Stop. Take a breath. Open the door and take another. Fill your lungs with the fresh, moist gift of a west coast snowfall. The head is full of facts; the ego of beliefs. It is from the body that wisdom speaks.
Still, we are body and mind, heart and spirit and to be in balance we must decide which facts we will allow to feed or shape our beliefs. So who do we listen to? How can we distinguish one expert from another?James Hoggan, a lawyer by training and the founder of one of Canada`s most successful public relations firms, says two simple questions suffice: What are their credentials? And who is funding their research?
But how can we distinguish accurate scientific research from pseudo science? What exactly is Science, the grade 11 chemistry drop-out asks conservation oceanographer Jeff Ardron. Anyone can write a book, says Ardron– a book is not peer reviewed so a book is not science. But a peer reviewed paper published in a scientific journal is. Science, he says, is when you publish your results and these results can be reproduced by others. So scour the scientific journals, suggests Ardron, and see how many peer reviewed and published papers you find that refute and how many you find that support global climate change. It all boils down to trust, says Ardron. No one person can research every detail and at some point you need to trust that the majority of scientists out there are right.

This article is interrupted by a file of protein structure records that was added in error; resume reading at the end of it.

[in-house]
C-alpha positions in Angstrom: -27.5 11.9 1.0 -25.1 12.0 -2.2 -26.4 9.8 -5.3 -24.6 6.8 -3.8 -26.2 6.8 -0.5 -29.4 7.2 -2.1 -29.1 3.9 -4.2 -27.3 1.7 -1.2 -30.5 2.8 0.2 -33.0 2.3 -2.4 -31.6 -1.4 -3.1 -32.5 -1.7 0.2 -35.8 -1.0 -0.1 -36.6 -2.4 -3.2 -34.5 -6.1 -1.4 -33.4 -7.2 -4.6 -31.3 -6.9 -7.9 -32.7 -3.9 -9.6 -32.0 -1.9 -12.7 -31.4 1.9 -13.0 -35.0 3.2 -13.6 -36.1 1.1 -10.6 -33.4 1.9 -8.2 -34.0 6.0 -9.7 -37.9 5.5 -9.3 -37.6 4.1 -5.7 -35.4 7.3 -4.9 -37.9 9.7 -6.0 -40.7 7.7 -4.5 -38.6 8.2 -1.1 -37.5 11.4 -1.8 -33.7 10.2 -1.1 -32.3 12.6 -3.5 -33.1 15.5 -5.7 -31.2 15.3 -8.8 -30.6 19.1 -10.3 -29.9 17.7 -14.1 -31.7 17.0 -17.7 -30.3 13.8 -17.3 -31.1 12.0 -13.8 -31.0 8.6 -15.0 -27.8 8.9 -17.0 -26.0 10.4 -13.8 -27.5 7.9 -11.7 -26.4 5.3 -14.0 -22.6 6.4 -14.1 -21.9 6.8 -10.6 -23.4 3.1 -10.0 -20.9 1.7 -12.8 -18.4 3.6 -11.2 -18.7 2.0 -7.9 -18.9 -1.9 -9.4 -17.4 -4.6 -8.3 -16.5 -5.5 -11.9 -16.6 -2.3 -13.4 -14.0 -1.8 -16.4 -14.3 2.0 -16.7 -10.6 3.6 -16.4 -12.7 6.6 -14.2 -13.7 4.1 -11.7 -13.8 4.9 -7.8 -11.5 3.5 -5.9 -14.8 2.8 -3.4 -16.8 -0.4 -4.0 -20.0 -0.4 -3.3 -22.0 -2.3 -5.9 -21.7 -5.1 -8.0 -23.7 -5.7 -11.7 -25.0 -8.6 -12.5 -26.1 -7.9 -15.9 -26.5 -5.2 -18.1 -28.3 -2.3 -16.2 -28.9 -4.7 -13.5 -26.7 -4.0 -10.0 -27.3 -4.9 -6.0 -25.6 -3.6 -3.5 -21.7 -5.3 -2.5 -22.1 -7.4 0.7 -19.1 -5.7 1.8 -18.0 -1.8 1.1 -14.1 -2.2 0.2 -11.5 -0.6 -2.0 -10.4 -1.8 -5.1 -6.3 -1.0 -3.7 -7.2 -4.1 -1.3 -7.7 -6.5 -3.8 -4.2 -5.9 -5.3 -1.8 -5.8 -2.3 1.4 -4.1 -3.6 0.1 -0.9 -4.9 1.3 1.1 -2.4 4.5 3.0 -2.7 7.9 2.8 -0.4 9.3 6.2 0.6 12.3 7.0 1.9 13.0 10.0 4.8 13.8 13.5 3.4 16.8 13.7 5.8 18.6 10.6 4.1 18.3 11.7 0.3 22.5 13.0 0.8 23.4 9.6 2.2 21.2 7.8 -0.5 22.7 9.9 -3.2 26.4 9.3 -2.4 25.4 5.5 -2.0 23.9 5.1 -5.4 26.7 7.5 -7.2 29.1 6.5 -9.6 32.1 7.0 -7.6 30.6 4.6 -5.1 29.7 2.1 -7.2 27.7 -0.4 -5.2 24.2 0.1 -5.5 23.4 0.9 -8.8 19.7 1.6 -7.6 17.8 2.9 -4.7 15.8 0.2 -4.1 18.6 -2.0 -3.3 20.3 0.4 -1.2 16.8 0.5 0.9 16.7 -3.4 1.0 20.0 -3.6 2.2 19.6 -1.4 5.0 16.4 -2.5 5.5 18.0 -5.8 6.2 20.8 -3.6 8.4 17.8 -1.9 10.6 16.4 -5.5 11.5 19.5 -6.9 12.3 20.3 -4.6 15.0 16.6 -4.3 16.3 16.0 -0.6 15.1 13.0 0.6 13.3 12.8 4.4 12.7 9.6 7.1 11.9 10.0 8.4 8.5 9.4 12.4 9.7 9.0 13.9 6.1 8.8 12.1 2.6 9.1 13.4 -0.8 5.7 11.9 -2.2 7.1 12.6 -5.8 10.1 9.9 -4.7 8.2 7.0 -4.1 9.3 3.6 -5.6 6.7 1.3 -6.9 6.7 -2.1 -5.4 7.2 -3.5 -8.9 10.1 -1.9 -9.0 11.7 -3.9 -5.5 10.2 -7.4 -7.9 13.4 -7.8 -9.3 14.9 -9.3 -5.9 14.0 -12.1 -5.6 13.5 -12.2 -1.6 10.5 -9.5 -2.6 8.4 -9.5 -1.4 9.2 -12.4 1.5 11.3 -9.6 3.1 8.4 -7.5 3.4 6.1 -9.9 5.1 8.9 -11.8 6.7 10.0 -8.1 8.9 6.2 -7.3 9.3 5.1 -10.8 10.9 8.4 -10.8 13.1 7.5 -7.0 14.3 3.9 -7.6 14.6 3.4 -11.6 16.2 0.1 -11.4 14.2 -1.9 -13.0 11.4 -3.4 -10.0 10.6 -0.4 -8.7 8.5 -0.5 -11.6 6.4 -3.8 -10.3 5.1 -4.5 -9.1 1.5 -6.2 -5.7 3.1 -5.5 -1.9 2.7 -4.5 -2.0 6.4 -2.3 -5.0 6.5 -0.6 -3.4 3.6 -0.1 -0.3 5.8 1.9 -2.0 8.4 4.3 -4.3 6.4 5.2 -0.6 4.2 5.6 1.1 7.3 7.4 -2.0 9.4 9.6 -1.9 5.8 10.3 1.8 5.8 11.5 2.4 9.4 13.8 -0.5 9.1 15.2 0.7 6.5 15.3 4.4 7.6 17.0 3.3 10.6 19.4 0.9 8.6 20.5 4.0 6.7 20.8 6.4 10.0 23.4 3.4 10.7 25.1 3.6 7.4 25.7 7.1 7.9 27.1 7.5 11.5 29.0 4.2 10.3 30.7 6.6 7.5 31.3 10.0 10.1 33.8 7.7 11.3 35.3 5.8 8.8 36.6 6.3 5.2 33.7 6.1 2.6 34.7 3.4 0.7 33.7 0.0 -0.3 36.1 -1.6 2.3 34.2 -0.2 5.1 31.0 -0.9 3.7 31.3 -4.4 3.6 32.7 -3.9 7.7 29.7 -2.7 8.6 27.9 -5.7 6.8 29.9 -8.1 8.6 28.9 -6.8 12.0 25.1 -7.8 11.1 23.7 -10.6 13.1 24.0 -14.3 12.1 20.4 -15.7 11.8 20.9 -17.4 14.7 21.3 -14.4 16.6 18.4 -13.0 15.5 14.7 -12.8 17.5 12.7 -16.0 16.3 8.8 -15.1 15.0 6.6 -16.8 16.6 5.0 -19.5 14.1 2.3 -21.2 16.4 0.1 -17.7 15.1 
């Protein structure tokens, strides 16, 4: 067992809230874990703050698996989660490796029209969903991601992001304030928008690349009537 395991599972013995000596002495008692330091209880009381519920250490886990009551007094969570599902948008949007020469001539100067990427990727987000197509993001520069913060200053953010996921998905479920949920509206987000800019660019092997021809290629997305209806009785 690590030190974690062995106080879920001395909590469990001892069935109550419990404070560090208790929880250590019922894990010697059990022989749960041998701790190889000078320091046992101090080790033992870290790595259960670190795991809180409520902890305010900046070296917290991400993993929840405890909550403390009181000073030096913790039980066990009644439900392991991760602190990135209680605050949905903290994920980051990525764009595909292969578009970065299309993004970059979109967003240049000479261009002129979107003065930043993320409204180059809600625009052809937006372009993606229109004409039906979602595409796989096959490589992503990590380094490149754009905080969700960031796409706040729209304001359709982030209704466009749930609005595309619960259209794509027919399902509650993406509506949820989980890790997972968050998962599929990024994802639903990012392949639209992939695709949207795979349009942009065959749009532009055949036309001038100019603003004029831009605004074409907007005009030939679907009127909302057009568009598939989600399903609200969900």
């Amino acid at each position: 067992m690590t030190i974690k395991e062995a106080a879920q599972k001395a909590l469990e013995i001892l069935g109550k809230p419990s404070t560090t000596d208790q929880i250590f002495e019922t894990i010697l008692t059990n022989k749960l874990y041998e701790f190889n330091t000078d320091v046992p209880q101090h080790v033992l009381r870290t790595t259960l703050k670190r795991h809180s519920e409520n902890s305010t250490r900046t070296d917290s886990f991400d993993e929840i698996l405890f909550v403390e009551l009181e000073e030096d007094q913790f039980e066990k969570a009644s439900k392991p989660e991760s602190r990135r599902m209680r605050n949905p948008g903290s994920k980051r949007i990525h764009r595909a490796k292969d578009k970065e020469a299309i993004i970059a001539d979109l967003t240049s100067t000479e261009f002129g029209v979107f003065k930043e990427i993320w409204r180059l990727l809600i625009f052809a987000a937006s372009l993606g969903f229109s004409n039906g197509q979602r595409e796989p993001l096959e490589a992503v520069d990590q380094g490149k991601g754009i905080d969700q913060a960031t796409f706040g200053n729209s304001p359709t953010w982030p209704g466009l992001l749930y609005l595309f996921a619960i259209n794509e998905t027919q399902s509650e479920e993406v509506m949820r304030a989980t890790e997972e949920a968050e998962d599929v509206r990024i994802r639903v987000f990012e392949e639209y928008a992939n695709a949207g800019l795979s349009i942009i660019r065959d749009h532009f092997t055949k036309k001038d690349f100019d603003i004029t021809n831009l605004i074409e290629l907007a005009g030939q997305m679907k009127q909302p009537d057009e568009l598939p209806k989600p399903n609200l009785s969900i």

Science provides us with facts in hopes we will act on them and if we were purely rational beings we might. But our complex and often rigid, doubting selves get in the way.
He gives his harness bells a shake
To ask if there is some mistake.
The only other sound's the sweep
Of easy wind and downy flake.
Photo by Kmax